Commentary on Danny Sullivan Interview with Jimmy Wales

Danny Sullivan posted an interview of Jimmy Wales, in which they discuss Wikia's plan to launch a new search engine. Danny asks a lot of great questions, and provides some good analysis. Danny points out in detail how hard it will be for them to succeed in holding off spammers if they begin to get popular.

One point of the discussion that I want to expand upon is the issue of the investment required to succeed at this. Danny touches on this as well, but I believe it deserves some expansion.

Personally, I believe that Google's most important “core competency” is their ability to setup, manage, and leverage large server farms. I believe that they have displayed a unique capability in this area that can't at all be trivialized. They do this better than Yahoo and Microsoft, who just aren't too shabby in this area either.

While I don't know the costs involved in designing and running a search engine that receives a large percentage of the world's search traffic, I would imagine that crawling the entire web, indexing it somehow, and handling just 10% of the world's search traffic would run into the hundreds of millions of dollars (maybe even billions).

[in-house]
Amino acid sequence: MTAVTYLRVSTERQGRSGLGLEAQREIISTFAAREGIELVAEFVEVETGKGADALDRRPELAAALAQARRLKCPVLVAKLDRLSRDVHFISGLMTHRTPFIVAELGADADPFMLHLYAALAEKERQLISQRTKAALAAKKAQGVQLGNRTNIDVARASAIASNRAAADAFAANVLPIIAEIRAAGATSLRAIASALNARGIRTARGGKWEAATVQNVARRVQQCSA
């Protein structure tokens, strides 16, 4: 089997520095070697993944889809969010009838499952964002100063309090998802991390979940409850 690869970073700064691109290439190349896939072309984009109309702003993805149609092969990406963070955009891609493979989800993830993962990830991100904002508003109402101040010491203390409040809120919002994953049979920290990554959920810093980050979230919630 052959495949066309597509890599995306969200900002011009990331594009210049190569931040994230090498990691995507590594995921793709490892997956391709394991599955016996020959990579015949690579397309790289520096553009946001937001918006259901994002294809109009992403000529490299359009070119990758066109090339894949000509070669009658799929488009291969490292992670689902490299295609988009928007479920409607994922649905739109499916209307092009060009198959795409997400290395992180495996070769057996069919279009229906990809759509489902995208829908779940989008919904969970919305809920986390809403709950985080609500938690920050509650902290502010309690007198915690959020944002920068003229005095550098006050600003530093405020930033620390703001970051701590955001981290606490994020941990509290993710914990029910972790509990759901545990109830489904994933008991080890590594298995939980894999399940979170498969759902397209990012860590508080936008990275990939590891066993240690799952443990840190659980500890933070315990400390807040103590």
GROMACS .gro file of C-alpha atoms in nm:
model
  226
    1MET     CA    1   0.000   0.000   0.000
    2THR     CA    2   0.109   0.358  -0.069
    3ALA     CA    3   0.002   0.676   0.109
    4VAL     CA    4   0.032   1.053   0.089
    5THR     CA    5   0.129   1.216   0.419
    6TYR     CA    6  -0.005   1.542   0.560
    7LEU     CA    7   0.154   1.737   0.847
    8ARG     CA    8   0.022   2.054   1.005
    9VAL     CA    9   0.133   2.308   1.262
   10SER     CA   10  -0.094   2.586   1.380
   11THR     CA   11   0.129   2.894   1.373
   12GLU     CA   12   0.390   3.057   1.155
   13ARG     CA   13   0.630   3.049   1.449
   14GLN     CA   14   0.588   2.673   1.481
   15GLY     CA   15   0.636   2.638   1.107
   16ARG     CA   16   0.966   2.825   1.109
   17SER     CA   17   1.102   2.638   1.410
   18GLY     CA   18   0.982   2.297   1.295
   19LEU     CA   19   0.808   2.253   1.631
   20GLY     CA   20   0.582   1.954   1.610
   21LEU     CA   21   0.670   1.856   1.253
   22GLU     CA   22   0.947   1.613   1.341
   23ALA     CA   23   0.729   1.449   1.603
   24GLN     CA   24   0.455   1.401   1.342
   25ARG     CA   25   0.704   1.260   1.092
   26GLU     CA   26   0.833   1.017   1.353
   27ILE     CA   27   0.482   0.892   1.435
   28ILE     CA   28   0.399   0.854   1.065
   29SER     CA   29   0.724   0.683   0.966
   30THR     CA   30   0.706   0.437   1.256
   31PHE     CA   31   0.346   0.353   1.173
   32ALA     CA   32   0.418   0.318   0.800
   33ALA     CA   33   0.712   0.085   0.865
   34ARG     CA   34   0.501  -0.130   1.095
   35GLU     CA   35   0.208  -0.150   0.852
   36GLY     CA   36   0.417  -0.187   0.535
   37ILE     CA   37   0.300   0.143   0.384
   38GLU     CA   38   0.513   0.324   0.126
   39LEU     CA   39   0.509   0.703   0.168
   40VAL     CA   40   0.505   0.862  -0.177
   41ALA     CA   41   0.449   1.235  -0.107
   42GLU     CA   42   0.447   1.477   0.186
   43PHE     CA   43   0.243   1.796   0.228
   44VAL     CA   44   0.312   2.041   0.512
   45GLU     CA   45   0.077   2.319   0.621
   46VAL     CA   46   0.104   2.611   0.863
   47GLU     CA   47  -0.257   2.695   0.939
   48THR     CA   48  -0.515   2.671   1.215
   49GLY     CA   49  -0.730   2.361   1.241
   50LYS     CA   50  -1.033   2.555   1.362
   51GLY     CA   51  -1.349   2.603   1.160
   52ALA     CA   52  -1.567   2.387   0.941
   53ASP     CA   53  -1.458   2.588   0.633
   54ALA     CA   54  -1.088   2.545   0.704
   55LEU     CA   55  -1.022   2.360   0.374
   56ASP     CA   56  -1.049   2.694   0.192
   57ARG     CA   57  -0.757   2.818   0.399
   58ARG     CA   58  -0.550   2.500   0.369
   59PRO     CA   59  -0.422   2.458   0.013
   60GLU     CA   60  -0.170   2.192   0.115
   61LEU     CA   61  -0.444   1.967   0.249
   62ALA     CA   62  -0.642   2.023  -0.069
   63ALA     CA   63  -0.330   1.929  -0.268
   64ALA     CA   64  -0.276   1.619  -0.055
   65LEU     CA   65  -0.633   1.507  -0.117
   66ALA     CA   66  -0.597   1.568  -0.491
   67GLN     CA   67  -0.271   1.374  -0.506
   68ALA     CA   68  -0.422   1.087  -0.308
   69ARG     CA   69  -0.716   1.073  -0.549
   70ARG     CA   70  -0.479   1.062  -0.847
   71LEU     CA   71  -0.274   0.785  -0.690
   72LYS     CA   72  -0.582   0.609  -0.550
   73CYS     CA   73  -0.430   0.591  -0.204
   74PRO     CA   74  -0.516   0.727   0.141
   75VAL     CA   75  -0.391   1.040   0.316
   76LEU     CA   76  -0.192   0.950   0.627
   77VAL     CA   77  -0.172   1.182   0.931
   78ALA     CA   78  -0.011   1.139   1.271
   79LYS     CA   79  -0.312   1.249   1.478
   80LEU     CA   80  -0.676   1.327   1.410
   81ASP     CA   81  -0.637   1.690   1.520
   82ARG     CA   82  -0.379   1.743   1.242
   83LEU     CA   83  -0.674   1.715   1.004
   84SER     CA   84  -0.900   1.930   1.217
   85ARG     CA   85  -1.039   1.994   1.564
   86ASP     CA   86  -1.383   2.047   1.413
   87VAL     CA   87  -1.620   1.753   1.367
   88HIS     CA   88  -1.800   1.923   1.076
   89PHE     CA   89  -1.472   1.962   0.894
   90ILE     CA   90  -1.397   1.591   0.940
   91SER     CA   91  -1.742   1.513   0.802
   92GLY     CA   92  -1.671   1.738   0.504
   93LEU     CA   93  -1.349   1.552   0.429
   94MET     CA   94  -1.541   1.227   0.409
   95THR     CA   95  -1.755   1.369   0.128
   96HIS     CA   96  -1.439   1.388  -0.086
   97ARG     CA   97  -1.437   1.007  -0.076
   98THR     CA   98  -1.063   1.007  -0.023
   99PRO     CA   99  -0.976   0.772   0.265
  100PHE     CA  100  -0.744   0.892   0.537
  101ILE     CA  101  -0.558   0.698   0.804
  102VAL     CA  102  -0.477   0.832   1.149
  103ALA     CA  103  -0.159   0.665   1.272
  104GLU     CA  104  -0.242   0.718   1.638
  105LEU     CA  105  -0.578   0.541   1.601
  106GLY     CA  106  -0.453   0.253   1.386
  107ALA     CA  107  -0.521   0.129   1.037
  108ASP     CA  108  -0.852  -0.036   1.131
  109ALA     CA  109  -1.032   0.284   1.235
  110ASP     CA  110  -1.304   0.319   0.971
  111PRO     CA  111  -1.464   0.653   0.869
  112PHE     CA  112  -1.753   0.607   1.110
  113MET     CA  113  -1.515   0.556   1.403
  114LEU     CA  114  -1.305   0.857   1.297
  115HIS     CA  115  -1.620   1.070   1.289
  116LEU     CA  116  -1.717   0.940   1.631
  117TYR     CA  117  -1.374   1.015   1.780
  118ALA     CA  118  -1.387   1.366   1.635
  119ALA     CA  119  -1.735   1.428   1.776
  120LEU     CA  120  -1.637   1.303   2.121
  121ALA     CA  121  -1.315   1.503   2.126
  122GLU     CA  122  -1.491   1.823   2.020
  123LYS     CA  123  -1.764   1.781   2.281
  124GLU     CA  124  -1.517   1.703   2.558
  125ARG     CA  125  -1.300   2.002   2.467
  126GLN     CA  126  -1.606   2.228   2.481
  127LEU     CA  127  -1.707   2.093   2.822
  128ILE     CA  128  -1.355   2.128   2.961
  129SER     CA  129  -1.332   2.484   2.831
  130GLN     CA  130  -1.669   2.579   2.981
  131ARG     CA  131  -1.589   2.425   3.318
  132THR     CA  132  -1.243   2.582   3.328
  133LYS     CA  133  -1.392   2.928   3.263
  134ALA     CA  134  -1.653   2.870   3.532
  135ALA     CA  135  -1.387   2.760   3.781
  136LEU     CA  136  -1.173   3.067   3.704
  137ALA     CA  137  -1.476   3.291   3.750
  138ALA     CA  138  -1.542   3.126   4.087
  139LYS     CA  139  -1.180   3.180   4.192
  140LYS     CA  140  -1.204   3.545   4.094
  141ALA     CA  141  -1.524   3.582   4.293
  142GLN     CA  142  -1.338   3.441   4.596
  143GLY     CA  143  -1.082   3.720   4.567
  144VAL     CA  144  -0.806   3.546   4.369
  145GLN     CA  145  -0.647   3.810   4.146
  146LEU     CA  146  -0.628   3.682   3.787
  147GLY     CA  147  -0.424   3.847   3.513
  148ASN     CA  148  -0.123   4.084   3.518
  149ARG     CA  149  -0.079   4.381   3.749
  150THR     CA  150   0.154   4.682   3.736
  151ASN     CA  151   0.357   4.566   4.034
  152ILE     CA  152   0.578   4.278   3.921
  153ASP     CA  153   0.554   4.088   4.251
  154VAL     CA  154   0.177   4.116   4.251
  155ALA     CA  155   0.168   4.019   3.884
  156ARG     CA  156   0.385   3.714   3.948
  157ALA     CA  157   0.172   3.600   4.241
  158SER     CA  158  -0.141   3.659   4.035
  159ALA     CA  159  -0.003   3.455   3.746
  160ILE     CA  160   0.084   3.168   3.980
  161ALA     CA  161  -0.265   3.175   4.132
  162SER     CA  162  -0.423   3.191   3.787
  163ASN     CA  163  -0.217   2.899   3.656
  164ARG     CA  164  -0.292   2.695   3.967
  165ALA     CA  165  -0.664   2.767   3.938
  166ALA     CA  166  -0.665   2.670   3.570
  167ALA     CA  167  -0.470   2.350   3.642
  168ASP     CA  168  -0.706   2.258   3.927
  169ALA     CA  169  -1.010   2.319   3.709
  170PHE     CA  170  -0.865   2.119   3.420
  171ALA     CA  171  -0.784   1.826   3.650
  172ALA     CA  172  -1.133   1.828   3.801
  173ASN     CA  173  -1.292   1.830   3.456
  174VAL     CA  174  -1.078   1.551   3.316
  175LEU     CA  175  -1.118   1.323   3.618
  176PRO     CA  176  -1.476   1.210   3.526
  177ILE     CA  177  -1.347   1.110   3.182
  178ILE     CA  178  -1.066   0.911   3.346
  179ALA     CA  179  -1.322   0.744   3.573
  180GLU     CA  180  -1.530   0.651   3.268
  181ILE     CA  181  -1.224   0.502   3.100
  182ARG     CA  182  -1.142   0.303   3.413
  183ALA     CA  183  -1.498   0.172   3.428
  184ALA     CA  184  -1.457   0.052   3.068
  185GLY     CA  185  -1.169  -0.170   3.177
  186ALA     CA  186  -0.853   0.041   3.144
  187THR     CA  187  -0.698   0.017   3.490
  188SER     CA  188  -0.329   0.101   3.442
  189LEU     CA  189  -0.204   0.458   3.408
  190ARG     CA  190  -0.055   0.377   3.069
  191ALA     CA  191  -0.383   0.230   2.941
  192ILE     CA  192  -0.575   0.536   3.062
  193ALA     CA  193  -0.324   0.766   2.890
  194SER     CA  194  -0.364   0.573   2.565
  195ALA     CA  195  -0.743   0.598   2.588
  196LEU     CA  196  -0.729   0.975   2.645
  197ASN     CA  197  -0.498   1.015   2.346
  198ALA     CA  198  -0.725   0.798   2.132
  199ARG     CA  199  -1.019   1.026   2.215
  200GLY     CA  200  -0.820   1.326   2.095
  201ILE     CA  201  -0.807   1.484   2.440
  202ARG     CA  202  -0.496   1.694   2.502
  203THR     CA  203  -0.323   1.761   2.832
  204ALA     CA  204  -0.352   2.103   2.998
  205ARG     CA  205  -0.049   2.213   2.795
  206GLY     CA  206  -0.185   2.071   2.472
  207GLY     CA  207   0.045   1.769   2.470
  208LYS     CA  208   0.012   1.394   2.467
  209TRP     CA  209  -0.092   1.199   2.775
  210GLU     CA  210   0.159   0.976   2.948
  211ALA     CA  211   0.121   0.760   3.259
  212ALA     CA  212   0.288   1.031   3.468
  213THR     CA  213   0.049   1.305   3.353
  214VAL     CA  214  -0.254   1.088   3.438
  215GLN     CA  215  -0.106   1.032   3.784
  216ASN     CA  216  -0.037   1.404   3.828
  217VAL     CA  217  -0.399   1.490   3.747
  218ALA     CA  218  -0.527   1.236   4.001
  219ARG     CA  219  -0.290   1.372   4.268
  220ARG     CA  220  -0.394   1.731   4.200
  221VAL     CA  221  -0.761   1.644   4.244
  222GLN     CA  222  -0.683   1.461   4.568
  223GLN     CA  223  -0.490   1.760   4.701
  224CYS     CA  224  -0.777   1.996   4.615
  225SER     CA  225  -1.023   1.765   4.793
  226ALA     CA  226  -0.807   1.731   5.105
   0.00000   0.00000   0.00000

I am likewise confident that putting in place the technical staff to make all this happen is also a daunting task. I think that there are lots of things that need to happen before this project can even get off of the ground.

Like Danny though, I am also hopeful about the underlying concept. As I have posted here before, I do think that there is a place for selective human review in making the best possible search engine. However, I don't think a community element is the way to go here. I believe they will need to be paid employees of the search engine that get targeted on specific tasks that are flagged for them by algorithmic triggers.



  1. says

    Absolutely, if this isn’t going to be just another search engine you do need the human review and you can’t do it without paid manpower. We’ve see how volunteer editors work in the past.